# Logic equivalence question

I have a question about discrete mathematics question that I have been struggling to solve. Here is the question:

Each of the two rooms (room I and room II) contains either a lady or a tiger. If a room contains a lady, the sign on its door is true. If it contains a tiger, the sign is false. The signs are Room 1 - It makes no difference which room to pick. Room 2 - There is a lady in the other room. which room contains ladies? Use logic equivalences or rules of inference.

The only steps I could achieve were: I let p - there is a lady in room 1 q - there is a lady in room 2 and I said that sign 1 represents: (p ^ q) ∨ (~p ^ ~q) and I also said sign 2 represents: q ↔ p I don't know if it's correct but please provide your guidance. Thank you🙏

• The stakes certainly are high, aren't they? What are your thoughts/attempts? Sep 29 at 4:01
• Please clarify your specific problem or provide additional details to highlight exactly what you need. As it's currently written, it's hard to tell exactly what you're asking.
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Sep 29 at 4:01
• Just so you know: people on this site aren't interested in giving answers you can copy and paste to get marks from your teacher. However they are interested in working with you to help you find an answer and learn about mathematics. To start this process, please include in your post any ideas or thoughts you have. Sep 29 at 4:11
• Wouldn't the sign on room 2 simply be $p$? Sep 29 at 4:38
• Now translate the conditions on whether the signs are true: "If room 1 contains a lady, then sign 1 is true" becomes "$p \to ((p \wedge q) \vee (\sim p \wedge \sim q))$," etc. Sep 29 at 4:40

You got a good start.

Yes, sign 2 is saying $$p$$, and since the sign is true if and only if there is a lady in it, the information that you have with regard to room 2 is indeed: $$q \leftrightarrow p$$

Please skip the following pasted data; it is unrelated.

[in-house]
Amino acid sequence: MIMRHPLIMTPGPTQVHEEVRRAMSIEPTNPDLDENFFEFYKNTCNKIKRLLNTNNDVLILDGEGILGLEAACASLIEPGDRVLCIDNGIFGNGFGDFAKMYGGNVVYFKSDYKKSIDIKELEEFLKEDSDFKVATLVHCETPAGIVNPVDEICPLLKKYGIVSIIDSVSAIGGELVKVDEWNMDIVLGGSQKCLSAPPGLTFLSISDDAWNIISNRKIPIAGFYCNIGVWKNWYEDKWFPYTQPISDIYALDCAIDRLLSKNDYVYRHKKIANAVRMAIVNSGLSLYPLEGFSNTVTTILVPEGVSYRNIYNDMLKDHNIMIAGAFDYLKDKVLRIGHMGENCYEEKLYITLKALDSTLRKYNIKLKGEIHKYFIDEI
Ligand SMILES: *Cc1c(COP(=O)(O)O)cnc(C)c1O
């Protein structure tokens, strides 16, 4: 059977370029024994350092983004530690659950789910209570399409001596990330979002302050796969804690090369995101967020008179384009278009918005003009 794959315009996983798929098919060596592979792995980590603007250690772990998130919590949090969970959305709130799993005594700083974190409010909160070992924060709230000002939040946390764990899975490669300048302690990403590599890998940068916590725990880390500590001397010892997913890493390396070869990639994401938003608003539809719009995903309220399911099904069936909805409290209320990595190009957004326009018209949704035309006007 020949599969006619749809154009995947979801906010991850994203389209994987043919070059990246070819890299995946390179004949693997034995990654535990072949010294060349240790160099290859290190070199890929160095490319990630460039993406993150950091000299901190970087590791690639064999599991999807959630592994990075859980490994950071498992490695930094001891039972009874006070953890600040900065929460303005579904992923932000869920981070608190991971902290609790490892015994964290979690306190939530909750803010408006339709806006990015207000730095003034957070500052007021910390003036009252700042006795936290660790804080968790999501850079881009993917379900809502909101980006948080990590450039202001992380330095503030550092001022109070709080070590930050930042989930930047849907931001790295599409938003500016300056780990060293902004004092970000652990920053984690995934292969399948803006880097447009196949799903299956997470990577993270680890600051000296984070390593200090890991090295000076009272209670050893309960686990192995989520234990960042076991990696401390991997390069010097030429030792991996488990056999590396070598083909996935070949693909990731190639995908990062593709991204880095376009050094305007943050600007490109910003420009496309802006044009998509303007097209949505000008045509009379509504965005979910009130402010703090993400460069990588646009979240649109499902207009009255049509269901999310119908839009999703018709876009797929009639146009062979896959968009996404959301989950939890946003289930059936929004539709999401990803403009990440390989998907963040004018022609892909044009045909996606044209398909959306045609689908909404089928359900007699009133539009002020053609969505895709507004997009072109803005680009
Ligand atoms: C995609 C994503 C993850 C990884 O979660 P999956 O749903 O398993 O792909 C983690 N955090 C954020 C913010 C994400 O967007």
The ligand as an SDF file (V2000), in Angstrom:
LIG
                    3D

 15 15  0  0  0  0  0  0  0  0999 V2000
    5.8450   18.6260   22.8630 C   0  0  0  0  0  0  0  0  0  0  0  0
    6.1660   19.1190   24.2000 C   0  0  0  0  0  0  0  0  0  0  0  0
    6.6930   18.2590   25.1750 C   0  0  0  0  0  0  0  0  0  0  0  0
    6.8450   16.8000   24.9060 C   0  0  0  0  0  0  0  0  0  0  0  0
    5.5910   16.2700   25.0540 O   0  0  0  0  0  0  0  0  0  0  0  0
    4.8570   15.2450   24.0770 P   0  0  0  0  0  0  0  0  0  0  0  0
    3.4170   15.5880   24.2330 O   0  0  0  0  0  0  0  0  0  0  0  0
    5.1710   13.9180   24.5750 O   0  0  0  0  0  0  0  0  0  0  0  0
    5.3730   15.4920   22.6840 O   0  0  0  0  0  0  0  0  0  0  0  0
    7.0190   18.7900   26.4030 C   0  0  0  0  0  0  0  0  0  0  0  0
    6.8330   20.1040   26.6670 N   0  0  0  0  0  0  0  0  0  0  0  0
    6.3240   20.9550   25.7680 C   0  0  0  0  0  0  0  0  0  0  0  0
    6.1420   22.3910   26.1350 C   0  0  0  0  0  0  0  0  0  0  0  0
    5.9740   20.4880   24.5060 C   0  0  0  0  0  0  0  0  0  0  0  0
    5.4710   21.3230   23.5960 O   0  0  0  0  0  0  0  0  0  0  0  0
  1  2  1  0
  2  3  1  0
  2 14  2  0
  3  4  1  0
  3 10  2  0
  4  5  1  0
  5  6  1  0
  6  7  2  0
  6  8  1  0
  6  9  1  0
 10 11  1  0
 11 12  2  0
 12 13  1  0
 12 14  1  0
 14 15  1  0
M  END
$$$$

For room 1 you made a small mistake. Yes, you got the right idea for symbolizing what the sign for room 1 is saying, which is that either both rooms contain ladies or both rooms contain tigers, which you symbolized correctly as $$(p \land q) \lor (\neg p \land \neg q)$$. However, again you need to use the information that what the sign is saying is true if and only if there is a lady in the room, meaning that the information you have with regard to room 1 is: $$p \leftrightarrow ((p \land q) \lor (\neg p \land \neg q))$$

OK, so now you need to combine these two pieces of information to get the result. (Hint: think of what makes $$q \leftrightarrow p$$ true). Good luck!

• Thank you! You explained it very well. Oct 4 at 2:34
• @RosePink You're welcome! I assumed you figured it out? Oct 4 at 13:01
• yes! I figured out. Oct 5 at 23:38

the trick is to take 2 cases that lady is in room $$1$$ or $$2$$, and then follow the arguments given in the question for both cases, and arrive at a contradiction in any one of the cases...

using propositional logic ( its enough )

let $$r_1$$ be room $$1$$ and $$r_2$$ be room $$2$$.

Let $$\mathbf L \$$ be lady $$\ \$$ and $$\ \ \ S_1 , S_2$$ be signs on room $$1$$ and room $$2$$ respectively

let $$\mathbf P =$$ L is in $$r_1$$ ,$$\ \ \ \ \ \ \ \ \\ \ \ \ \ \ \ \$$ let $$\mathbf Q =$$ L is in $$r_2$$

let $$\mathbf A =$$ $$S_1$$ is true,$$\ \ \ \ \ \ \ \ \\ \ \ \ \ \ \ \$$ let $$\mathbf B =$$ $$S_2$$ is true

its given that $$( P \rightarrow \lnot Q ) \ \land \ ( Q \rightarrow \lnot P )$$ .... $$(a)$$

now, $$\ \ \ \bf CASE \ \ 1$$

$$(1)$$ $$\quad$$ if $$\quad$$ Q is true ,

$$(2)$$ then $$\ \ \ \$$ Q $$\rightarrow$$ B, $$\ \ \ \therefore S_2$$ is true

$$(3)$$ but its given that $$B \rightarrow P$$, $$\ \ \ \therefore P$$ is true

$$\therefore \ \text{from} \ \ (a), (1) \ \& \ (3)$$ .. $$\bf Q$$ leads to a contradiction... $$AND \ \ \ \bf P$$ must be $$\bf TRUE$$.

( btw, you already knew lady was in room$$1$$, I believe )